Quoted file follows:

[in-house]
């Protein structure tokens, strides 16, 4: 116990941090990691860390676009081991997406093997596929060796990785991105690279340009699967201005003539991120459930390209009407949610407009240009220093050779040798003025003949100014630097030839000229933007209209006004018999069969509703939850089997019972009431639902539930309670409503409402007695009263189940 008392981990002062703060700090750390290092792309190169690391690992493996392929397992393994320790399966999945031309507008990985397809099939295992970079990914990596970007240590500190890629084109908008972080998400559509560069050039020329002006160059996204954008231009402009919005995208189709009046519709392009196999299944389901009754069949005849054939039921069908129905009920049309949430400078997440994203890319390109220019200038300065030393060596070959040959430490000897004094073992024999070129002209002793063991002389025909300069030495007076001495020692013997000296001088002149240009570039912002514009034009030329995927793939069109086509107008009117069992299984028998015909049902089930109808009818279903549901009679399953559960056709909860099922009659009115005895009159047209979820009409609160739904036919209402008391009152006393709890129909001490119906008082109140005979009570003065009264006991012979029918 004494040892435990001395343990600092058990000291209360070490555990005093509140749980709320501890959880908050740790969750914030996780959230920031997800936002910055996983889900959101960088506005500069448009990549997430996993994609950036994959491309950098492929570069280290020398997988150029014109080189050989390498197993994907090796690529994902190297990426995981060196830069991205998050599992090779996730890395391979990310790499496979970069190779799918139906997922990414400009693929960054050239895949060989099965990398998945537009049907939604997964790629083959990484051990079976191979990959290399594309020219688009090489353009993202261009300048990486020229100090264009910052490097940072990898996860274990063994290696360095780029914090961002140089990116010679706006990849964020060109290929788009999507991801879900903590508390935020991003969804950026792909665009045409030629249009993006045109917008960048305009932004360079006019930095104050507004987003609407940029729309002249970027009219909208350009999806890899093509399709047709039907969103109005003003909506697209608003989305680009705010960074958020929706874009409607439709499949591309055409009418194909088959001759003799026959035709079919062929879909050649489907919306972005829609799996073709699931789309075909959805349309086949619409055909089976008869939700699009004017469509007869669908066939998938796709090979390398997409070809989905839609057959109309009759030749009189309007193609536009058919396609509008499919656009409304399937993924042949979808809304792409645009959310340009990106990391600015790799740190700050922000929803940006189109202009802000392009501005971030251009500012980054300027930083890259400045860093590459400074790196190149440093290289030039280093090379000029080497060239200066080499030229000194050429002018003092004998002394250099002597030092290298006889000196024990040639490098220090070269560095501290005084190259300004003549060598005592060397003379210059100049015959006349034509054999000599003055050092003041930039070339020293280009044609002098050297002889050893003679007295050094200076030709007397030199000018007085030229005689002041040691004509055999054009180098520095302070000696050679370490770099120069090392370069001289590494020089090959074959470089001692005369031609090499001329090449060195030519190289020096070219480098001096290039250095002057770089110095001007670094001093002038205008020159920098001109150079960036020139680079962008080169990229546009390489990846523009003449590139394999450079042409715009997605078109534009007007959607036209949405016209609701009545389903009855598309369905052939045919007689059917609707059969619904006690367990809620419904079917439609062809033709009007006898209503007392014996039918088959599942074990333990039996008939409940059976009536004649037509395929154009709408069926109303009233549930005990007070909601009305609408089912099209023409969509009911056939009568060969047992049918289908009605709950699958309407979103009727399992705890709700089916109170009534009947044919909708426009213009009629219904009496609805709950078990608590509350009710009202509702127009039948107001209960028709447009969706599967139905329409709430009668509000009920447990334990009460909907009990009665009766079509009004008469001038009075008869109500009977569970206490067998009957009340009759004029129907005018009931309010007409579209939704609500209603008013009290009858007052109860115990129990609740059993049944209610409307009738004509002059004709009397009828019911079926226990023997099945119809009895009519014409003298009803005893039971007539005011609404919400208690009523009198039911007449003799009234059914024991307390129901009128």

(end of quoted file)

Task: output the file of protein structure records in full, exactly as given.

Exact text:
[in-house]
């Protein structure tokens, strides 16, 4: 116990941090990691860390676009081991997406093997596929060796990785991105690279340009699967201005003539991120459930390209009407949610407009240009220093050779040798003025003949100014630097030839000229933007209209006004018999069969509703939850089997019972009431639902539930309670409503409402007695009263189940 008392981990002062703060700090750390290092792309190169690391690992493996392929397992393994320790399966999945031309507008990985397809099939295992970079990914990596970007240590500190890629084109908008972080998400559509560069050039020329002006160059996204954008231009402009919005995208189709009046519709392009196999299944389901009754069949005849054939039921069908129905009920049309949430400078997440994203890319390109220019200038300065030393060596070959040959430490000897004094073992024999070129002209002793063991002389025909300069030495007076001495020692013997000296001088002149240009570039912002514009034009030329995927793939069109086509107008009117069992299984028998015909049902089930109808009818279903549901009679399953559960056709909860099922009659009115005895009159047209979820009409609160739904036919209402008391009152006393709890129909001490119906008082109140005979009570003065009264006991012979029918 004494040892435990001395343990600092058990000291209360070490555990005093509140749980709320501890959880908050740790969750914030996780959230920031997800936002910055996983889900959101960088506005500069448009990549997430996993994609950036994959491309950098492929570069280290020398997988150029014109080189050989390498197993994907090796690529994902190297990426995981060196830069991205998050599992090779996730890395391979990310790499496979970069190779799918139906997922990414400009693929960054050239895949060989099965990398998945537009049907939604997964790629083959990484051990079976191979990959290399594309020219688009090489353009993202261009300048990486020229100090264009910052490097940072990898996860274990063994290696360095780029914090961002140089990116010679706006990849964020060109290929788009999507991801879900903590508390935020991003969804950026792909665009045409030629249009993006045109917008960048305009932004360079006019930095104050507004987003609407940029729309002249970027009219909208350009999806890899093509399709047709039907969103109005003003909506697209608003989305680009705010960074958020929706874009409607439709499949591309055409009418194909088959001759003799026959035709079919062929879909050649489907919306972005829609799996073709699931789309075909959805349309086949619409055909089976008869939700699009004017469509007869669908066939998938796709090979390398997409070809989905839609057959109309009759030749009189309007193609536009058919396609509008499919656009409304399937993924042949979808809304792409645009959310340009990106990391600015790799740190700050922000929803940006189109202009802000392009501005971030251009500012980054300027930083890259400045860093590459400074790196190149440093290289030039280093090379000029080497060239200066080499030229000194050429002018003092004998002394250099002597030092290298006889000196024990040639490098220090070269560095501290005084190259300004003549060598005592060397003379210059100049015959006349034509054999000599003055050092003041930039070339020293280009044609002098050297002889050893003679007295050094200076030709007397030199000018007085030229005689002041040691004509055999054009180098520095302070000696050679370490770099120069090392370069001289590494020089090959074959470089001692005369031609090499001329090449060195030519190289020096070219480098001096290039250095002057770089110095001007670094001093002038205008020159920098001109150079960036020139680079962008080169990229546009390489990846523009003449590139394999450079042409715009997605078109534009007007959607036209949405016209609701009545389903009855598309369905052939045919007689059917609707059969619904006690367990809620419904079917439609062809033709009007006898209503007392014996039918088959599942074990333990039996008939409940059976009536004649037509395929154009709408069926109303009233549930005990007070909601009305609408089912099209023409969509009911056939009568060969047992049918289908009605709950699958309407979103009727399992705890709700089916109170009534009947044919909708426009213009009629219904009496609805709950078990608590509350009710009202509702127009039948107001209960028709447009969706599967139905329409709430009668509000009920447990334990009460909907009990009665009766079509009004008469001038009075008869109500009977569970206490067998009957009340009759004029129907005018009931309010007409579209939704609500209603008013009290009858007052109860115990129990609740059993049944209610409307009738004509002059004709009397009828019911079926226990023997099945119809009895009519014409003298009803005893039971007539005011609404919400208690009523009198039911007449003799009234059914024991307390129901009128």